My purpose in life is to bring hope and to help people keep hope.
Hi, this is Shkela Forrest. This is my story. This is my
As a little girl, we lived and raised our food on a farm. My dad
grew the vegetables and the fruit, everything, and we raised
animals. And that's where we started. As we moved to town, as we
called it, the city, the rules were: 18, you date, get your ears
pierced at 16, you go to college, get the normal life. I was an
average teenager, become a cheerleader, track team…enjoying life.
I end up pregnant at 15, and tell my parents when I was in labor
that I was pregnant.
At a young age I knew, when I had my son, what it was going to
take for the goals and dreams that I actually had in mind. I was
working three, four jobs. I decided to move out. That's when I had
When my daughter was born, the doctors announced at the hospital
that she had sickle cell anemia. We would be at the hospital
probably seven days every month. One of her treatments at one
point was blood transfusions. And I can remember, I would leave
the hospital with a daughter screaming, yelling, tubes running
everywhere, doctors and nurses saying, "We're losing her." I would
look at her and smile and say, "I will be back." Would leave to go
to work, change shirts to go to another job. And the point of that
story, this is not one time. This went on every day, from the time
she was born to the time I lost her at 18. My daughter and my
relationship was almost like glue. We would dress alike. Her dream
was always, "I'm going to be just like my mom."
I answered my phone. My son was screaming and hollering, like he
was three. I turned the corner. Firefighters, police, and yellow
tape. My son lying in the grass, on his back, in fetal position,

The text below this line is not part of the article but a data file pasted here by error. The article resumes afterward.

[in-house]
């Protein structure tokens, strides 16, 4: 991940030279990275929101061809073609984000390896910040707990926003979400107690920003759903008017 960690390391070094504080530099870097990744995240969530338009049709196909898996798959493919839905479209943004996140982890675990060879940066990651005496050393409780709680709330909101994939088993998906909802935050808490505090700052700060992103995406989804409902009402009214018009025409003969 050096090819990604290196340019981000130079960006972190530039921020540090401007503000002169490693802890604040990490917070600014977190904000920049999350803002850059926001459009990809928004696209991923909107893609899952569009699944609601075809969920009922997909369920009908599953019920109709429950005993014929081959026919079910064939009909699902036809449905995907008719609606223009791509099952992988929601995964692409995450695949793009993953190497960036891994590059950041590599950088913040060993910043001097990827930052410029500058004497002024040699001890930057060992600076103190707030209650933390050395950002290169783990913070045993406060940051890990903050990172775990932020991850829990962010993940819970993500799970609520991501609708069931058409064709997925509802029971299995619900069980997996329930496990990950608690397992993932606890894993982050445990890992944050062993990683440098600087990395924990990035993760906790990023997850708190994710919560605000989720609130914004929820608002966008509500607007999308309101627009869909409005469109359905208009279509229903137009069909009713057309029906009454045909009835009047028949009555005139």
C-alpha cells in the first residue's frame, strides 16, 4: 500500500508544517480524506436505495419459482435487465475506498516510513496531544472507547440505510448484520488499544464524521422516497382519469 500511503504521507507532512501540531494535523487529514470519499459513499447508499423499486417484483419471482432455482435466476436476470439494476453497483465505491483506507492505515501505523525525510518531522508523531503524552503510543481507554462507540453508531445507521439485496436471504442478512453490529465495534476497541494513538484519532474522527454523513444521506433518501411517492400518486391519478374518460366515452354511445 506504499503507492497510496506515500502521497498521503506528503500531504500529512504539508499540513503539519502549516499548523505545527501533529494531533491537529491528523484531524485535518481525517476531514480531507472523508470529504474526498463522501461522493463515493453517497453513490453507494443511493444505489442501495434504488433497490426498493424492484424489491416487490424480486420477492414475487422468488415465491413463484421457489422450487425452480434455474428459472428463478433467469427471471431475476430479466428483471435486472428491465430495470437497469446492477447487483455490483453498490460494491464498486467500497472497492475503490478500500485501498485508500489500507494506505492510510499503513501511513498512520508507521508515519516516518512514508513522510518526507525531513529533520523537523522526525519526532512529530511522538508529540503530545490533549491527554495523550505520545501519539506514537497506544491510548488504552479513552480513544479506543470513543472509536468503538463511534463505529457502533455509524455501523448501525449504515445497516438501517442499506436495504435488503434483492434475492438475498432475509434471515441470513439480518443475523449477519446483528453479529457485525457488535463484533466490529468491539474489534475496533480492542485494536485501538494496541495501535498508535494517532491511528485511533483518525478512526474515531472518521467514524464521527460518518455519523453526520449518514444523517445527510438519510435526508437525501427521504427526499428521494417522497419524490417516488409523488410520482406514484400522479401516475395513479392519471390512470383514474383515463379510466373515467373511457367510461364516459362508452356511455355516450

holding his legs, screaming. I drove up really slow. I put the car
in park. I looked at him. He said, "Your daughter has committed
suicide." I did not know she had wrote me a letter until a year
later, and in my letter she said, "Mom, I tried." She said, "It
was a selfish move, Mama. I appreciate everything you've ever
taught me. I know this is going to be hard for you." Now listen to
this. Out of everything I'm going to tell you, everything she
said, "But I knew my mama was strong enough to keep living when I
This is how I explain it to people, how I felt when that happened.
Someone stood in front of me and they looked me in my eyes. They
took their hand, went in through my mouth and pulled out
everything inside of me. Threw it in the dirt, wallowed it around,
spit on it, stomped down on it, and then looking me in my eyes
said, "If you want to live, you pick it up and put it back in your
mouth and reassemble it the same way I took it out."
So what I did, I put on a smile. I would teach people in the
world, not only my family, but other people whose souls have been
ripped out, how to reassemble your soul and at the same time
shine, and mean it, and be joyful.
When I'm speaking to my Humana members…and I work in Specialty,
and they feel there's no hope. It's, "No one cares. No one hears
me. No one calls me back." But they say Humana does. They love
Humana. They're speaking in general. They're angry. They're mad.
They're scared. When I answer the phone, initially people laugh,
and I ask them, "Tell me, what was it about my greeting that made
you laugh?" They say, "It's your energy through this phone." And
these are people with cancer, calling Humana and speaking to you
and it's just like going to a party. Making others happy, it
lights a fire under me.